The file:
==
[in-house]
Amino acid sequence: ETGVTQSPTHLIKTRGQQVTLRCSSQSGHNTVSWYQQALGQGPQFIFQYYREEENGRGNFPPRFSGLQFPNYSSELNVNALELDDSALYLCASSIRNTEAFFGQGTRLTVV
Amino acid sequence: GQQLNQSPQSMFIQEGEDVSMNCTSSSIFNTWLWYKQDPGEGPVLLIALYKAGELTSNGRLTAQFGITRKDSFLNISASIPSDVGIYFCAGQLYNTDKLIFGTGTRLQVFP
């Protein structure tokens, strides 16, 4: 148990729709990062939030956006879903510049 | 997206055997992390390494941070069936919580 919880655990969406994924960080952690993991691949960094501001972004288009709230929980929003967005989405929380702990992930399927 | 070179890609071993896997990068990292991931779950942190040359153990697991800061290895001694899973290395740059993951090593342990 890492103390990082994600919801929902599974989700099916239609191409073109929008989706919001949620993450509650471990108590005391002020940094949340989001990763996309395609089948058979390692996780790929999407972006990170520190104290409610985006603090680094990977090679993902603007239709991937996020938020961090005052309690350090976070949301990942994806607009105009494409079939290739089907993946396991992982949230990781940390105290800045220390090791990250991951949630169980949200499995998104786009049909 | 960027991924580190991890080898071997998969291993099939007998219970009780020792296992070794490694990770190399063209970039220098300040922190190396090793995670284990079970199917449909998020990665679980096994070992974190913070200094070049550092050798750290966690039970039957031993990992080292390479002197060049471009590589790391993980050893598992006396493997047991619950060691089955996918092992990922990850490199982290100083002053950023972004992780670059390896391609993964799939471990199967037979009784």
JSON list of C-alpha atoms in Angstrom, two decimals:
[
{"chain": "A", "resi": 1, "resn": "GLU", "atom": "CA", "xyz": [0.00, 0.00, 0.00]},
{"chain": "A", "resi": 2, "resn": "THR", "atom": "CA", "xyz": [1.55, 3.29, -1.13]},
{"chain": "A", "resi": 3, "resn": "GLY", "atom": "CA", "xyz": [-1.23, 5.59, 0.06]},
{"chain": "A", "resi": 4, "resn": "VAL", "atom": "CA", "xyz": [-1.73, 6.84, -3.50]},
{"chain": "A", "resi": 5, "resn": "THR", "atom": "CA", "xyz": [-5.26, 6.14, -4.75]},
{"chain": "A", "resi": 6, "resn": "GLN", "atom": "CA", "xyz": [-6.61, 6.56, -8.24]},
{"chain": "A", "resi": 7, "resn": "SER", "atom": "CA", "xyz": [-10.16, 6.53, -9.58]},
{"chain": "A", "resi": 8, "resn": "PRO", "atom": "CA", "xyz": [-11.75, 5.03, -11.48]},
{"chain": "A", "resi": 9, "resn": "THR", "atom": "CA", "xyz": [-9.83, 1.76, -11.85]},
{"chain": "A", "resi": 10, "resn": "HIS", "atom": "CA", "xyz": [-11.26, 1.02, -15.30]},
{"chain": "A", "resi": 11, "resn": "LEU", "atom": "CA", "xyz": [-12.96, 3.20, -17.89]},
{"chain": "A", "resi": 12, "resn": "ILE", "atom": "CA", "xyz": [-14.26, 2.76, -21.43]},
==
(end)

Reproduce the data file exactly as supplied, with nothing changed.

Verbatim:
[in-house]
Amino acid sequence: ETGVTQSPTHLIKTRGQQVTLRCSSQSGHNTVSWYQQALGQGPQFIFQYYREEENGRGNFPPRFSGLQFPNYSSELNVNALELDDSALYLCASSIRNTEAFFGQGTRLTVV
Amino acid sequence: GQQLNQSPQSMFIQEGEDVSMNCTSSSIFNTWLWYKQDPGEGPVLLIALYKAGELTSNGRLTAQFGITRKDSFLNISASIPSDVGIYFCAGQLYNTDKLIFGTGTRLQVFP
């Protein structure tokens, strides 16, 4: 148990729709990062939030956006879903510049 | 997206055997992390390494941070069936919580 919880655990969406994924960080952690993991691949960094501001972004288009709230929980929003967005989405929380702990992930399927 | 070179890609071993896997990068990292991931779950942190040359153990697991800061290895001694899973290395740059993951090593342990 890492103390990082994600919801929902599974989700099916239609191409073109929008989706919001949620993450509650471990108590005391002020940094949340989001990763996309395609089948058979390692996780790929999407972006990170520190104290409610985006603090680094990977090679993902603007239709991937996020938020961090005052309690350090976070949301990942994806607009105009494409079939290739089907993946396991992982949230990781940390105290800045220390090791990250991951949630169980949200499995998104786009049909 | 960027991924580190991890080898071997998969291993099939007998219970009780020792296992070794490694990770190399063209970039220098300040922190190396090793995670284990079970199917449909998020990665679980096994070992974190913070200094070049550092050798750290966690039970039957031993990992080292390479002197060049471009590589790391993980050893598992006396493997047991619950060691089955996918092992990922990850490199982290100083002053950023972004992780670059390896391609993964799939471990199967037979009784």
JSON list of C-alpha atoms in Angstrom, two decimals:
[
{"chain": "A", "resi": 1, "resn": "GLU", "atom": "CA", "xyz": [0.00, 0.00, 0.00]},
{"chain": "A", "resi": 2, "resn": "THR", "atom": "CA", "xyz": [1.55, 3.29, -1.13]},
{"chain": "A", "resi": 3, "resn": "GLY", "atom": "CA", "xyz": [-1.23, 5.59, 0.06]},
{"chain": "A", "resi": 4, "resn": "VAL", "atom": "CA", "xyz": [-1.73, 6.84, -3.50]},
{"chain": "A", "resi": 5, "resn": "THR", "atom": "CA", "xyz": [-5.26, 6.14, -4.75]},
{"chain": "A", "resi": 6, "resn": "GLN", "atom": "CA", "xyz": [-6.61, 6.56, -8.24]},
{"chain": "A", "resi": 7, "resn": "SER", "atom": "CA", "xyz": [-10.16, 6.53, -9.58]},
{"chain": "A", "resi": 8, "resn": "PRO", "atom": "CA", "xyz": [-11.75, 5.03, -11.48]},
{"chain": "A", "resi": 9, "resn": "THR", "atom": "CA", "xyz": [-9.83, 1.76, -11.85]},
{"chain": "A", "resi": 10, "resn": "HIS", "atom": "CA", "xyz": [-11.26, 1.02, -15.30]},
{"chain": "A", "resi": 11, "resn": "LEU", "atom": "CA", "xyz": [-12.96, 3.20, -17.89]},
{"chain": "A", "resi": 12, "resn": "ILE", "atom": "CA", "xyz": [-14.26, 2.76, -21.43]},